Foreign and domestic markets and marketing channels
The advent of flowing wells during the spring and summer of 1861 removed most doubts about supplies of crude sufficient to support an expanding petroleum-refining industry and to justify the development of more adequate transport facilities. But if potential crude supplies offered no long run obstacle to expansion, the outbreak of the Civil War in April, 1861, did make it uncertain whether marketing outlets would be available for any significant increase in the distribution of petroleum products.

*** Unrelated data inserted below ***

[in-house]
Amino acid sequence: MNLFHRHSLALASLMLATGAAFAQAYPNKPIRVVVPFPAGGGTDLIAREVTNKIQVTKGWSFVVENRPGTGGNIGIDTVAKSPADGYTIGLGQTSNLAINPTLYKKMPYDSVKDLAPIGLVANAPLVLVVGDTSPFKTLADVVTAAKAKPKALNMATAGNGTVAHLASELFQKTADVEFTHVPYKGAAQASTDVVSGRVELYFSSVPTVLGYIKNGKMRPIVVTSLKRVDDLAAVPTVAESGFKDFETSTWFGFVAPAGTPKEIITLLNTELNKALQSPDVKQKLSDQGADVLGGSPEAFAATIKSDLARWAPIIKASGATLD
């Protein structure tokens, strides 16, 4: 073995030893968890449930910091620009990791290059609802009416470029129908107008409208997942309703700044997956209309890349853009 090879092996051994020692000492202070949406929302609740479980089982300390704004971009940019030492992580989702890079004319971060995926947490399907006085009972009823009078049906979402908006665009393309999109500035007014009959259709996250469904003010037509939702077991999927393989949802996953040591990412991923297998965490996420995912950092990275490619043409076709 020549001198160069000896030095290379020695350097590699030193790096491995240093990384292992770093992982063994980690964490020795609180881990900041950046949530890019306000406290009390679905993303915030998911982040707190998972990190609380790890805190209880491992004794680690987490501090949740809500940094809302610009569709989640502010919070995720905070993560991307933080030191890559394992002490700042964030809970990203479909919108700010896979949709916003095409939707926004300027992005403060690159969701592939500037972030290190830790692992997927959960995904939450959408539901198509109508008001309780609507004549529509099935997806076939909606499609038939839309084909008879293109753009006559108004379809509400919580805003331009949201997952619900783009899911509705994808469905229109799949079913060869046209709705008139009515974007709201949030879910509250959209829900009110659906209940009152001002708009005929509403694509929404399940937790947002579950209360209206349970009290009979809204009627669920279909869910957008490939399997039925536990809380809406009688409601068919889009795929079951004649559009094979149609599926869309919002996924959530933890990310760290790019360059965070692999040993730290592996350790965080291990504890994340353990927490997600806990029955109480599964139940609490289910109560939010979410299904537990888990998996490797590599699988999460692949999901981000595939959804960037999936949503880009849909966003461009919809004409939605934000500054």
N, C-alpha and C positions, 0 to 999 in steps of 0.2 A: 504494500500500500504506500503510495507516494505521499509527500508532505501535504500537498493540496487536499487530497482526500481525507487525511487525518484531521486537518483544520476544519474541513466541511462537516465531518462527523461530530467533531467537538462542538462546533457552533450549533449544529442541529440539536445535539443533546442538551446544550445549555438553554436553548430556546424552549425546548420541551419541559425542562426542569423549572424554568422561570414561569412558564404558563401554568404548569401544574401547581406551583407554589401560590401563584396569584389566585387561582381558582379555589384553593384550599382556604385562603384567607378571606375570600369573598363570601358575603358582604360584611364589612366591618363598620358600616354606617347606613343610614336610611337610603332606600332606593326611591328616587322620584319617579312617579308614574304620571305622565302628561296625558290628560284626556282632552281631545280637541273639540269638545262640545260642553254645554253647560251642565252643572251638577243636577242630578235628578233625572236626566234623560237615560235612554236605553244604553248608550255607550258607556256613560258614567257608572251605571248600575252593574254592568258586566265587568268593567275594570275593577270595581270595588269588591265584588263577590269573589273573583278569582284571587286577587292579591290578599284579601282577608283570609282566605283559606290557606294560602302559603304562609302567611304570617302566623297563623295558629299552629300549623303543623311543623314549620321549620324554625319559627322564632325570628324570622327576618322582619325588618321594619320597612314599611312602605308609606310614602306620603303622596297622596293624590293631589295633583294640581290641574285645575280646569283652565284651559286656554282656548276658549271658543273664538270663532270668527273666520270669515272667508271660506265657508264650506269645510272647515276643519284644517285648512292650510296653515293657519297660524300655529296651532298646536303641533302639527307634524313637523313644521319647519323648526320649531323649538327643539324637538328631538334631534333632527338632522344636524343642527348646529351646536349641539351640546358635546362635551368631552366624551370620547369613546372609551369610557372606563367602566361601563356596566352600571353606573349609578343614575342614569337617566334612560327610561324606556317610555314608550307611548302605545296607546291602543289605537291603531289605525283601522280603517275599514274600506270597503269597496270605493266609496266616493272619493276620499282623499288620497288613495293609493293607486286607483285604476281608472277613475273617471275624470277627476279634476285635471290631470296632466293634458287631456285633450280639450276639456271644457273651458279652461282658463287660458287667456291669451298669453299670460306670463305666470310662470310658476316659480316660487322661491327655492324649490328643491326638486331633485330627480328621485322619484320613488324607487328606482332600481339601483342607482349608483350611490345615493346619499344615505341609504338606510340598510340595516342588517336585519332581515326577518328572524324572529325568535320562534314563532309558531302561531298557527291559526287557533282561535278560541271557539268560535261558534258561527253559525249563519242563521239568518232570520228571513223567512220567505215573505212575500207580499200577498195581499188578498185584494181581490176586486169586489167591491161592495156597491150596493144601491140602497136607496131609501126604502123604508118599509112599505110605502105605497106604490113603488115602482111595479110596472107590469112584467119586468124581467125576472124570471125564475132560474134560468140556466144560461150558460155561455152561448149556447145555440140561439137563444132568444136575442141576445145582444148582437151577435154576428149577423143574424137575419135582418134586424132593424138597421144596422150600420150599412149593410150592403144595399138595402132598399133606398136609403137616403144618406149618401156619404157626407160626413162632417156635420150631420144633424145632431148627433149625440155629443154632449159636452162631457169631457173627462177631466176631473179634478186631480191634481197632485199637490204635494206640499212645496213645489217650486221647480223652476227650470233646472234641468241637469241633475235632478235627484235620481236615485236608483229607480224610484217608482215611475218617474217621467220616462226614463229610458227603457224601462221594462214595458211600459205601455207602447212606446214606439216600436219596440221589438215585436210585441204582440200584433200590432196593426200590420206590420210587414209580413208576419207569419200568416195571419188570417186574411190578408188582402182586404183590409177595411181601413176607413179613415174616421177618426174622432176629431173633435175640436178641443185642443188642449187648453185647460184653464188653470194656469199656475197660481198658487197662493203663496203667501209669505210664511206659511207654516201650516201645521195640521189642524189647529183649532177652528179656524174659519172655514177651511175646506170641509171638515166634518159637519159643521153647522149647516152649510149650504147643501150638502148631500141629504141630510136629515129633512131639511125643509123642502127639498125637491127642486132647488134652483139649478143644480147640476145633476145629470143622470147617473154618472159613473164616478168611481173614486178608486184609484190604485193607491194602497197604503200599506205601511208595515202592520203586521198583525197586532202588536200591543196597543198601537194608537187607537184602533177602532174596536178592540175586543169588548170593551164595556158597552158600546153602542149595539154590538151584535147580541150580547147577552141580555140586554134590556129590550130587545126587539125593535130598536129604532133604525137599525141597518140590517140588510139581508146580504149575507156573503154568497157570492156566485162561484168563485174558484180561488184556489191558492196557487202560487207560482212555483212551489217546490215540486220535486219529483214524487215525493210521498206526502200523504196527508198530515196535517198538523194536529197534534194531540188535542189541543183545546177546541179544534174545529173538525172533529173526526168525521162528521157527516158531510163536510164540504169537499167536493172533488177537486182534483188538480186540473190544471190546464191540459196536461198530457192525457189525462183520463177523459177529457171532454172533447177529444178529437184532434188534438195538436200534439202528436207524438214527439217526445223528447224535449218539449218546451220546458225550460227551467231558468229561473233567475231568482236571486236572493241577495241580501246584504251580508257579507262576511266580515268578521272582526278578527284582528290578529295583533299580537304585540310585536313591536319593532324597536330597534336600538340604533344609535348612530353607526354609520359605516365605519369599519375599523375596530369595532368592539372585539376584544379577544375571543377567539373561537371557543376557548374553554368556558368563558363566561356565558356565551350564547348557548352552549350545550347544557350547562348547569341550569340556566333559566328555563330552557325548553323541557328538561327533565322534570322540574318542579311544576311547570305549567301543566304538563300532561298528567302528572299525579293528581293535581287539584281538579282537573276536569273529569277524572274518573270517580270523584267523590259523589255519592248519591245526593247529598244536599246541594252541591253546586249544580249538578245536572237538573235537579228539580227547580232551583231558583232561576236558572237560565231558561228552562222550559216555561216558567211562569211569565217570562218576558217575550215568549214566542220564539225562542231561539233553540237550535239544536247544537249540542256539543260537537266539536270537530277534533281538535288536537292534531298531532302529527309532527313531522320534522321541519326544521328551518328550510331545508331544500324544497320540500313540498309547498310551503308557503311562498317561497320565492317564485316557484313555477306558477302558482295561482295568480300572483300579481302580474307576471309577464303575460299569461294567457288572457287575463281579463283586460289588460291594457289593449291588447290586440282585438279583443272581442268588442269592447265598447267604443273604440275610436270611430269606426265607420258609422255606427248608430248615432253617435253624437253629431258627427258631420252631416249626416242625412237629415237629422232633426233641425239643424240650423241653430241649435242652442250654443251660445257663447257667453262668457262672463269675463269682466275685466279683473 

The secession of eleven Confederate states with a population of some nine million cut off almost one-third of the domestic market for illuminating oil. Another threat to the new industry came when Congress early in 1862 announced its intention of levying heavy taxes on both crude and refined petroleum. Congress waived taxation of crude, but under legisla-